Incorporating biological structure into machine learning models in biomedicine

This manuscript (permalink) was automatically generated from greenelab/biopriors-review@287740d on November 4, 2019.



In biomedical applications of machine learning, relevant information often has a rich structure that is not easily encoded as real-valued predictors. Examples of such data include DNA or RNA sequences, gene sets or pathways, gene interaction or coexpression networks, ontologies, and phylogenetic trees. We highlight recent examples of machine learning models that use structure to constrain model architecture or incorporate structured data into model training. For machine learning in biomedicine, where sample size is limited and model interpretability is critical, incorporating prior knowledge in the form of structured data can be particularly useful. The area of research would benefit from performant open source implementations and independent benchmarking efforts.

Graphical abstract

Schematic showing the main categories of models incorporating structured biological data covered in this review. The first panel shows an example of a model operating on raw sequence data, the second panel shows a model in which dimension reduction is constrained by the connections in a gene network, and the third panel shows a neural network with structure constrained by a phylogeny or ontology.
Schematic showing the main categories of models incorporating structured biological data covered in this review. The first panel shows an example of a model operating on raw sequence data, the second panel shows a model in which dimension reduction is constrained by the connections in a gene network, and the third panel shows a neural network with structure constrained by a phylogeny or ontology.


It can be challenging to distinguish signal from noise in biomedical datasets, and machine learning methods are particularly hampered when the amount of available training data is small. Incorporating biomedical knowledge into machine learning models can reveal patterns in noisy data [1] and aid model interpretation [2]. Biological knowledge can take many forms, including genomic sequences, pathway databases, gene interaction networks, and knowledge hierarchies such as the Gene Ontology [3]. However, there is often no canonical way to encode these structures as real-valued predictors. Modelers must creatively decide how to encode biological knowledge that they expect will be relevant to the task.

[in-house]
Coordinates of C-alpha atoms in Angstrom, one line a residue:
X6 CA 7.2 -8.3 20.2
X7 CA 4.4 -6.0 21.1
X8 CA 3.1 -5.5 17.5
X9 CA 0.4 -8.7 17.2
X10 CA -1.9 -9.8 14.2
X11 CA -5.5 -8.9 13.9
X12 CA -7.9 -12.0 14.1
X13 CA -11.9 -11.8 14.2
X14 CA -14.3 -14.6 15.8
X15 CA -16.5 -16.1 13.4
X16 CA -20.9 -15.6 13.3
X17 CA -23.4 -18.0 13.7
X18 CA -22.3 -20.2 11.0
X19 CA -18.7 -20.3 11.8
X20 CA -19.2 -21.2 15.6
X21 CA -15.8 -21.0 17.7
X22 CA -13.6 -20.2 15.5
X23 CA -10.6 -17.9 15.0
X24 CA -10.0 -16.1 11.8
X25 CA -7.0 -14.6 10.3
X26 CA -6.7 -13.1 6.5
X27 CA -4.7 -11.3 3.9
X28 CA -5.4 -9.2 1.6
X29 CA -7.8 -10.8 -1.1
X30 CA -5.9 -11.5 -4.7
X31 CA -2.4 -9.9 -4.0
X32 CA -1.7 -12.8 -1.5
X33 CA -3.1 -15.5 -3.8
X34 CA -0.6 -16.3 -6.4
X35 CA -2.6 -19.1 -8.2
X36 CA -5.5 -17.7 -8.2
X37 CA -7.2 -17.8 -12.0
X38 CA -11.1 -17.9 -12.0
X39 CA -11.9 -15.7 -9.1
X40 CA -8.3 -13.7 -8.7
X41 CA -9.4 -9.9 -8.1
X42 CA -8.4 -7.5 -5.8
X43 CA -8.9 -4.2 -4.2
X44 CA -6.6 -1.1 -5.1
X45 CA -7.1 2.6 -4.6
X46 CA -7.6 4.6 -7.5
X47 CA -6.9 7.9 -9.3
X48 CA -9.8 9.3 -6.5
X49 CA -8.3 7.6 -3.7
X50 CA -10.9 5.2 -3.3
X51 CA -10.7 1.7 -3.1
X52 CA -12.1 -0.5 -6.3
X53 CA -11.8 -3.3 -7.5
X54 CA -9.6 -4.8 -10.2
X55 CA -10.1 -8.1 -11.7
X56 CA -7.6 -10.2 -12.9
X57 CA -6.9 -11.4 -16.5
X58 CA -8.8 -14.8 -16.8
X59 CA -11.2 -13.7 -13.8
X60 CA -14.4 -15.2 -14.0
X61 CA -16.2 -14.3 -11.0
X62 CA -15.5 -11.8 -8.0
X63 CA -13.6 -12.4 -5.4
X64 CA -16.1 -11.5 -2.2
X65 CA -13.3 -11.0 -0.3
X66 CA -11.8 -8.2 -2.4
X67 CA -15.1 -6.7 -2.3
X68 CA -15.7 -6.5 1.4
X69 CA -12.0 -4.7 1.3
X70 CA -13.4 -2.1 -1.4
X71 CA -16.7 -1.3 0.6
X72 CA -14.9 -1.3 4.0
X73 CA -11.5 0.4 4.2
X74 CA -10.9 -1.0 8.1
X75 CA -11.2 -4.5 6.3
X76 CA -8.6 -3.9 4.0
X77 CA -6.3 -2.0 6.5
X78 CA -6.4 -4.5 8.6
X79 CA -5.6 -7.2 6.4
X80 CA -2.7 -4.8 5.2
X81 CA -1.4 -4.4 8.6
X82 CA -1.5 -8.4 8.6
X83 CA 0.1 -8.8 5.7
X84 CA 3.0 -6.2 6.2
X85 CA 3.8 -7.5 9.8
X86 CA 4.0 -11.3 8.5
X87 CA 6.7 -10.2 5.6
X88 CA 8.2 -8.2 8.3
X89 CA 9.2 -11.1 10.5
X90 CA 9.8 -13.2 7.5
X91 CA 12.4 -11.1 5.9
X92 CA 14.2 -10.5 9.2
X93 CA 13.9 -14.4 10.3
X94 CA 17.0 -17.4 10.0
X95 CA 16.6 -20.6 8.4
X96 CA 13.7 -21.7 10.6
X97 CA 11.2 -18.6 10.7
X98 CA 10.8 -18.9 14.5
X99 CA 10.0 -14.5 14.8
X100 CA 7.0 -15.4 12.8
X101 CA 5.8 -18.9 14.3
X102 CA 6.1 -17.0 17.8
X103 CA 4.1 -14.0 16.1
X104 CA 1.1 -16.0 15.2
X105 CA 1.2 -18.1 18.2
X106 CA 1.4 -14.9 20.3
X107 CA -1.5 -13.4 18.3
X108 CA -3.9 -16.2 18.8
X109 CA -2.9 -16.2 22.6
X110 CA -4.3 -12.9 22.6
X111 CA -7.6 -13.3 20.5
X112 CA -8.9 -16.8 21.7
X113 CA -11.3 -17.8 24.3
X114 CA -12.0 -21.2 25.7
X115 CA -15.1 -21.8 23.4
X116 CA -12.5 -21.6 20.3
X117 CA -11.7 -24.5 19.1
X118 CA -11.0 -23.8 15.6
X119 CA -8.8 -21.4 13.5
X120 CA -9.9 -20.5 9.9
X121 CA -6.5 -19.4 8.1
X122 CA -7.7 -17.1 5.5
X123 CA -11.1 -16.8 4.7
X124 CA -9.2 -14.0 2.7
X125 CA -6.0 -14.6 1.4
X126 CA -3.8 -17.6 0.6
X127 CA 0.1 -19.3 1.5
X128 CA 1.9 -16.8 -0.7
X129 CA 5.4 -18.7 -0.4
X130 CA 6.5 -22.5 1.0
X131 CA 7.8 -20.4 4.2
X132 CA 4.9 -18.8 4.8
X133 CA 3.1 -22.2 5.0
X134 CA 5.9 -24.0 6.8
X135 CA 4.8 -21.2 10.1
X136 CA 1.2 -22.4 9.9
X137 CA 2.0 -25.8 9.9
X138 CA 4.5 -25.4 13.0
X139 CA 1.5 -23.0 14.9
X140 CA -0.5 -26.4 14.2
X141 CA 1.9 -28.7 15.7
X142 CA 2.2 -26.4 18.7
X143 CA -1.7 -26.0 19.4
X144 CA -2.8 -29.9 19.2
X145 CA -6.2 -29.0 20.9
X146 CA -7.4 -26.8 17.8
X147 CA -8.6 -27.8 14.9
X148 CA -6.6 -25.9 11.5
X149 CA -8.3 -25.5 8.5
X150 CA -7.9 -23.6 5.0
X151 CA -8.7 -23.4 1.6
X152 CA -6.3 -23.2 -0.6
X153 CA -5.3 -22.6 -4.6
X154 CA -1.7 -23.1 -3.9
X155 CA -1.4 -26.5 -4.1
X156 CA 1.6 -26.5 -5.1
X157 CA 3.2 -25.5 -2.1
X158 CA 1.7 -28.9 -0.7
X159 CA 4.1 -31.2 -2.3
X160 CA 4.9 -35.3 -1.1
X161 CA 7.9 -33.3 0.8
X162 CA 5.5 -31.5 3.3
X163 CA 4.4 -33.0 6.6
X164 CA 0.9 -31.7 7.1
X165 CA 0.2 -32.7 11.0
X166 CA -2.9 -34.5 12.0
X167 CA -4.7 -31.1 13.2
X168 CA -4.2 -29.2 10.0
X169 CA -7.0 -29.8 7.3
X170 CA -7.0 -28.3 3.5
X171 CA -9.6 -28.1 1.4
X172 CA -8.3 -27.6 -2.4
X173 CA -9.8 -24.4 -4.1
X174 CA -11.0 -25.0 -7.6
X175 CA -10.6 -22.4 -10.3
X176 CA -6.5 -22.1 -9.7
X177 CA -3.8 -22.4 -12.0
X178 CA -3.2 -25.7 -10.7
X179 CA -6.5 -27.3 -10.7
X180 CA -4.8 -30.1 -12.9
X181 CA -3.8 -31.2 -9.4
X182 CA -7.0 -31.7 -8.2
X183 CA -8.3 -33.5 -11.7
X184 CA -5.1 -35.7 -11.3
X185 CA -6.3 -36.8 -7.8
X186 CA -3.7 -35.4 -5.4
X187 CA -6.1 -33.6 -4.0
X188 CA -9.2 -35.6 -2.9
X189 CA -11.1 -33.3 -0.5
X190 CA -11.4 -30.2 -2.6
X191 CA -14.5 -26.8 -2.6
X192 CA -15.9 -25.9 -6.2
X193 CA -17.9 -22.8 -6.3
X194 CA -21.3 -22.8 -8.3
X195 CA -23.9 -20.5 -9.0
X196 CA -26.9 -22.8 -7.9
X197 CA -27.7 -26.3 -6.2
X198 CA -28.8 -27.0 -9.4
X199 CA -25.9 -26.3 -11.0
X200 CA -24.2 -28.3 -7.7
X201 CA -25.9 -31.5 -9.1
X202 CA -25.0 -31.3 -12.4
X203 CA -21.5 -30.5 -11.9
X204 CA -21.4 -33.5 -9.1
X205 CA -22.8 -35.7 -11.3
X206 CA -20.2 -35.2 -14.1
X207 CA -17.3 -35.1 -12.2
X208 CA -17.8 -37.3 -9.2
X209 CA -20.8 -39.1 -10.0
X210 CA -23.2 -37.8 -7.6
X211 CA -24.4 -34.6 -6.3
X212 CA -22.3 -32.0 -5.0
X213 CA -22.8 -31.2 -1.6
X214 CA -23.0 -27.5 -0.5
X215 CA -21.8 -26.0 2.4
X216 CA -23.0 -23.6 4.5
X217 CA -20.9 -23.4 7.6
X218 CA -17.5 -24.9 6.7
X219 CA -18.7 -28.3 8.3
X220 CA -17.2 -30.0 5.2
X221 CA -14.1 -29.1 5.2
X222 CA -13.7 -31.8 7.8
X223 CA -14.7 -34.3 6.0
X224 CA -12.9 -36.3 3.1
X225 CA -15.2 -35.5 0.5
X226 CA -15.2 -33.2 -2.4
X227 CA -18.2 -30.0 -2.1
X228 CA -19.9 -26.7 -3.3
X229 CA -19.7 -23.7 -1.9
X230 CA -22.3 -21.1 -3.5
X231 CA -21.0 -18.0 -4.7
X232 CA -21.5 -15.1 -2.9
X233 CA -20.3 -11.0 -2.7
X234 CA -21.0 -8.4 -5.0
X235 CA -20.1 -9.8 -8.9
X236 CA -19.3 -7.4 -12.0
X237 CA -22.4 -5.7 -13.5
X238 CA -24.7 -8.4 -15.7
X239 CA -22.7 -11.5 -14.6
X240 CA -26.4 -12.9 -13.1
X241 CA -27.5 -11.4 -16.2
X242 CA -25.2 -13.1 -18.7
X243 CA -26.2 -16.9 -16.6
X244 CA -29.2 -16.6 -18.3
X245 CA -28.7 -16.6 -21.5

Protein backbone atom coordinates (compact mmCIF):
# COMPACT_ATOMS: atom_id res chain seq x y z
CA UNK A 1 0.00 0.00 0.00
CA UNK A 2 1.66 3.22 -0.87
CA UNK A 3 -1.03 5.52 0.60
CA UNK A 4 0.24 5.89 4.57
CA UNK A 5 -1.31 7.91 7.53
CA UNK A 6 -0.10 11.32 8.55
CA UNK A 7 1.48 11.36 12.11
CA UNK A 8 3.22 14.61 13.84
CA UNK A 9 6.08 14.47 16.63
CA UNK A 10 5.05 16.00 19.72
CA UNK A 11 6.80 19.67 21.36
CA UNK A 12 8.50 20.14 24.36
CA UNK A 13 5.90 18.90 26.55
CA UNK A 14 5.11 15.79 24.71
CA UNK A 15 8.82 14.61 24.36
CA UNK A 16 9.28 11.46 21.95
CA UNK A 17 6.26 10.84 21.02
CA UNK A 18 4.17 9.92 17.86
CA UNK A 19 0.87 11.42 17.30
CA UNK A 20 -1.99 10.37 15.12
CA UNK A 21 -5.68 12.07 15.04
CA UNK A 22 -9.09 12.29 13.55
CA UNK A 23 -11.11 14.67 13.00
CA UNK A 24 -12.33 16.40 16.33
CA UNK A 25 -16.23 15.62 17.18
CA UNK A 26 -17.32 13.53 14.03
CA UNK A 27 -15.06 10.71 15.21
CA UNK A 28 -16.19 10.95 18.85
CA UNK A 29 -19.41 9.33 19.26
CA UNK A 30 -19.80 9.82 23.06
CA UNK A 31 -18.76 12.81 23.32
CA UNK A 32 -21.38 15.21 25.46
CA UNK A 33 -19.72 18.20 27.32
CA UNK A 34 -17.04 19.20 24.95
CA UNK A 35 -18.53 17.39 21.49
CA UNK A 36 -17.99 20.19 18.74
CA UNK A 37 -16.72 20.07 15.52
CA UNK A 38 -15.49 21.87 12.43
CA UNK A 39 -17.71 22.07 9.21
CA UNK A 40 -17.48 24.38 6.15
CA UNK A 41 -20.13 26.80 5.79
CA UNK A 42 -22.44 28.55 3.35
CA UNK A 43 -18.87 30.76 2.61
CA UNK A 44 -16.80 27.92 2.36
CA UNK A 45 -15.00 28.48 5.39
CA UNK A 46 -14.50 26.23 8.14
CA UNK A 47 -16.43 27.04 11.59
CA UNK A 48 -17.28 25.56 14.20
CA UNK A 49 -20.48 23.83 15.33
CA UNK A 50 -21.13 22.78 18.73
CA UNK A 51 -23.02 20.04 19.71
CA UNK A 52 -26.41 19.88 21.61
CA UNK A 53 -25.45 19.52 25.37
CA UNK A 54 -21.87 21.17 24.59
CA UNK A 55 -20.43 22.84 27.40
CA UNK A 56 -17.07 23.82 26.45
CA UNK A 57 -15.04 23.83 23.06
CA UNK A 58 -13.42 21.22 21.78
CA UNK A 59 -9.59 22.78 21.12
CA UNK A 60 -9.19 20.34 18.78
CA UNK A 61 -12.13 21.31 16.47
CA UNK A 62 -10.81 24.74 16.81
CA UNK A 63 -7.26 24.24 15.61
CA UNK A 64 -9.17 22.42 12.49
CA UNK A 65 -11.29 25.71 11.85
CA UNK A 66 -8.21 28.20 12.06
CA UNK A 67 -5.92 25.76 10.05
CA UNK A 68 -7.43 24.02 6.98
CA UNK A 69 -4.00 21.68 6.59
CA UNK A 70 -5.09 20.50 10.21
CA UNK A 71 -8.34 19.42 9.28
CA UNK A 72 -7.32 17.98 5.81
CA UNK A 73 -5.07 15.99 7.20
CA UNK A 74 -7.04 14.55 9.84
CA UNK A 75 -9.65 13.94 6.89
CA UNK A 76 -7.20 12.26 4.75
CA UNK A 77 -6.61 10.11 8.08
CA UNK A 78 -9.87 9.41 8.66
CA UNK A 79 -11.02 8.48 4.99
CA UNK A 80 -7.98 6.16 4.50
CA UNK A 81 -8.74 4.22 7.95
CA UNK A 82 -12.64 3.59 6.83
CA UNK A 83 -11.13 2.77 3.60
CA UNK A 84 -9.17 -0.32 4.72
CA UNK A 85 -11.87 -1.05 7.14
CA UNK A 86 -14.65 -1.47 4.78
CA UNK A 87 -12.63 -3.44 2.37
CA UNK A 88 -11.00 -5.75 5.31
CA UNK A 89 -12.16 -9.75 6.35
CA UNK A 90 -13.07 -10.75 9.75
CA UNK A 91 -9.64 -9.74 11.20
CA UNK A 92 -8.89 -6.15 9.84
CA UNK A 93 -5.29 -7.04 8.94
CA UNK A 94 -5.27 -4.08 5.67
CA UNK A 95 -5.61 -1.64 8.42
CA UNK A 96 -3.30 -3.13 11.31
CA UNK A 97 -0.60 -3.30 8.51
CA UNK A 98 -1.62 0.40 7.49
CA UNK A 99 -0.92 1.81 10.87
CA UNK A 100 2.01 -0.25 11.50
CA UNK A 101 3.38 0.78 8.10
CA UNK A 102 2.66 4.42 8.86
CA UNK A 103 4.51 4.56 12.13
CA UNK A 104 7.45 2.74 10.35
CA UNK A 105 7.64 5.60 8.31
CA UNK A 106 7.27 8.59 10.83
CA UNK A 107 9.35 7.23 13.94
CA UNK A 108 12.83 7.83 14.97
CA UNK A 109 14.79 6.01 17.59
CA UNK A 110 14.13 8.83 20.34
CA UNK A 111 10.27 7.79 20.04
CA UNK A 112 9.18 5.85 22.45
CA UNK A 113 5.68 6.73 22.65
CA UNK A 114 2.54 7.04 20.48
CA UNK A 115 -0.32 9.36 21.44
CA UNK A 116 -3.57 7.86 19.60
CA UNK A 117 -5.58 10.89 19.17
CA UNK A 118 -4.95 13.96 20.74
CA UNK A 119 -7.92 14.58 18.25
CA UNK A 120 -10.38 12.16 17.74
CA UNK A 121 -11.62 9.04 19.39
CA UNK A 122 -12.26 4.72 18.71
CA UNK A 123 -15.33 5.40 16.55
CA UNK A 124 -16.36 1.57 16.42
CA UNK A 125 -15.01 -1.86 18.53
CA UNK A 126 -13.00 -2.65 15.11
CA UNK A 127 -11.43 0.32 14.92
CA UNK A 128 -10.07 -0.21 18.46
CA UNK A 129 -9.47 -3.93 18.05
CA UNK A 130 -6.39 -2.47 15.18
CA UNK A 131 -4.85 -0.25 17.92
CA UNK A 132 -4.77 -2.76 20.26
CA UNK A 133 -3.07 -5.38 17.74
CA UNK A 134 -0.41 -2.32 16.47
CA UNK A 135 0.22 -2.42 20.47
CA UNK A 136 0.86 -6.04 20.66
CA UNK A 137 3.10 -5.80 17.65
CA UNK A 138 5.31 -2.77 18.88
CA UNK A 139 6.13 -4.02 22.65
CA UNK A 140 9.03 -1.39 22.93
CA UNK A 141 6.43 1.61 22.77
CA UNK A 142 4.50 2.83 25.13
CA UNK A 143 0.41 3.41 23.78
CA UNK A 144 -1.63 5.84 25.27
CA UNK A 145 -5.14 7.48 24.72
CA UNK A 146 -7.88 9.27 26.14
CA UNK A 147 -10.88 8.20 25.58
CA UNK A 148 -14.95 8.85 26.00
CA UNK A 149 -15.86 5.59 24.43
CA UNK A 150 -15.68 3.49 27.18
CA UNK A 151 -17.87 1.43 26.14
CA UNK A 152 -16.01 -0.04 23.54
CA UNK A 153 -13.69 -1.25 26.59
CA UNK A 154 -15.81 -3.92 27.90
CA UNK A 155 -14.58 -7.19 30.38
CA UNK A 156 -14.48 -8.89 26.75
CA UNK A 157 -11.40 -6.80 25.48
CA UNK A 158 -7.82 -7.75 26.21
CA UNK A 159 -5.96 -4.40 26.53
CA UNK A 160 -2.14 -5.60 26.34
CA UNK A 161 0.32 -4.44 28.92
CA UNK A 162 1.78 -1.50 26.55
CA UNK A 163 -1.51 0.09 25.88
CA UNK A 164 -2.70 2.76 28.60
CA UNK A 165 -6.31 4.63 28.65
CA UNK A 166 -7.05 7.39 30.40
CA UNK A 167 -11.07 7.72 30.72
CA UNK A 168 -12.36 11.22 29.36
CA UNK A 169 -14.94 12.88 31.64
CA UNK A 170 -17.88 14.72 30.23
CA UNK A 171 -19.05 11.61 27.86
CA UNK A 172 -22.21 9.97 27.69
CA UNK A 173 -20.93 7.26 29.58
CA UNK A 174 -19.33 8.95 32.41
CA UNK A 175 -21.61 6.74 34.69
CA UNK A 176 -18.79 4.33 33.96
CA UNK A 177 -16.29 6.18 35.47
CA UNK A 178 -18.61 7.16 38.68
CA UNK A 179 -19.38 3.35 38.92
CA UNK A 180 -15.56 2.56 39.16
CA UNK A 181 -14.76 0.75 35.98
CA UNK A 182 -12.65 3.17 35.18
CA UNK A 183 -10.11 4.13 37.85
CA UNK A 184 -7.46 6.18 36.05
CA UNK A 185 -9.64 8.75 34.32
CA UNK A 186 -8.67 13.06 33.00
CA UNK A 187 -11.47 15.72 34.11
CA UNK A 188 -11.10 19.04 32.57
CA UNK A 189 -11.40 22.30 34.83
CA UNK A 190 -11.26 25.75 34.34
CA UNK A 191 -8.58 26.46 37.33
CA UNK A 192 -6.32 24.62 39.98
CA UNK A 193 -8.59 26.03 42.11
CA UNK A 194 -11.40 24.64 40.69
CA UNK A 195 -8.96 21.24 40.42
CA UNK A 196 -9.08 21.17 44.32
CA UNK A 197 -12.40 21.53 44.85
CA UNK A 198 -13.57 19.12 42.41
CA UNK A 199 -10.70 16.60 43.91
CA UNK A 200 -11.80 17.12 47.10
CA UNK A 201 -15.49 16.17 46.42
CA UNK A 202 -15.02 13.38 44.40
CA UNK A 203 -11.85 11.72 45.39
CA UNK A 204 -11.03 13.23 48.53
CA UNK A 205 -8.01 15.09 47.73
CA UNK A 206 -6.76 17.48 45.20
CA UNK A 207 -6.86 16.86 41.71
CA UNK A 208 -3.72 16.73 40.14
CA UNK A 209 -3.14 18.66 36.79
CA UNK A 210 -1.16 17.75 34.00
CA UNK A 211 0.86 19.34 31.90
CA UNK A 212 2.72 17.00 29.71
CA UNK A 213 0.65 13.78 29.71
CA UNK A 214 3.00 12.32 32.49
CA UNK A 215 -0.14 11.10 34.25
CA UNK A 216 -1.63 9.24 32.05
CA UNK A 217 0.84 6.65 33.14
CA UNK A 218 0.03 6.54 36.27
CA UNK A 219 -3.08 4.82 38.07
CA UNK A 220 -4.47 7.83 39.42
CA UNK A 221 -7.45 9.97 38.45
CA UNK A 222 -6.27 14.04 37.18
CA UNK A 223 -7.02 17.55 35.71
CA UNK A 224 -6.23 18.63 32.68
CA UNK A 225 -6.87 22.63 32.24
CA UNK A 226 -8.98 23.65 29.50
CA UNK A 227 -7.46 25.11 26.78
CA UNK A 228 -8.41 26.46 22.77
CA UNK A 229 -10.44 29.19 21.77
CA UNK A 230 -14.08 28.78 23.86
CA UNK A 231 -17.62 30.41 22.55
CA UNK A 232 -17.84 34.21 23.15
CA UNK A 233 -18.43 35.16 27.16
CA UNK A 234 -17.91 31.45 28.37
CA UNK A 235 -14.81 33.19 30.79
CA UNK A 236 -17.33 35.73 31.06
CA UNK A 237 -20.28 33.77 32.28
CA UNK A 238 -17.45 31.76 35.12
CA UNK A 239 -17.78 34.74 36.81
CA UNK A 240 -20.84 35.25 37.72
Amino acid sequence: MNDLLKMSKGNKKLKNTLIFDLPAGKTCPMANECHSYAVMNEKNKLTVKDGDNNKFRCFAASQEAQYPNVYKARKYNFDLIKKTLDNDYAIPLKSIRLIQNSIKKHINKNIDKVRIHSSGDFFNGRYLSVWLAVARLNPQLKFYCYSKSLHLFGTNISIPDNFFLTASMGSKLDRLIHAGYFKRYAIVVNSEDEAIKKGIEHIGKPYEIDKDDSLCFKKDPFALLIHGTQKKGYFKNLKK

Biomedical datasets often contain more input predictors than data samples [4,5]. A genetic study may genotype millions of single nucleotide polymorphisms (SNPs) in thousands of individuals, or a gene expression study may profile the expression of thousands of genes in tens of samples. Thus, it can be useful to include prior information describing relationships between predictors to inform the representation learned by the model. This contrasts with non-biological applications of machine learning, where one might fit a model on millions of images [6] or tens of thousands of documents [7], making inclusion of prior information unnecessary.

We review approaches that incorporate external information about the structure of desirable solutions to learn from biomedical data. One class of commonly used approaches learns a representation that considers the context of each base pair from raw sequence data. For models that operate on gene expression data or genetic variants, it can be useful to incorporate networks or pathways describing relationships between genes. We also consider other examples, such as neural network architectures that are constrained based on biological knowledge.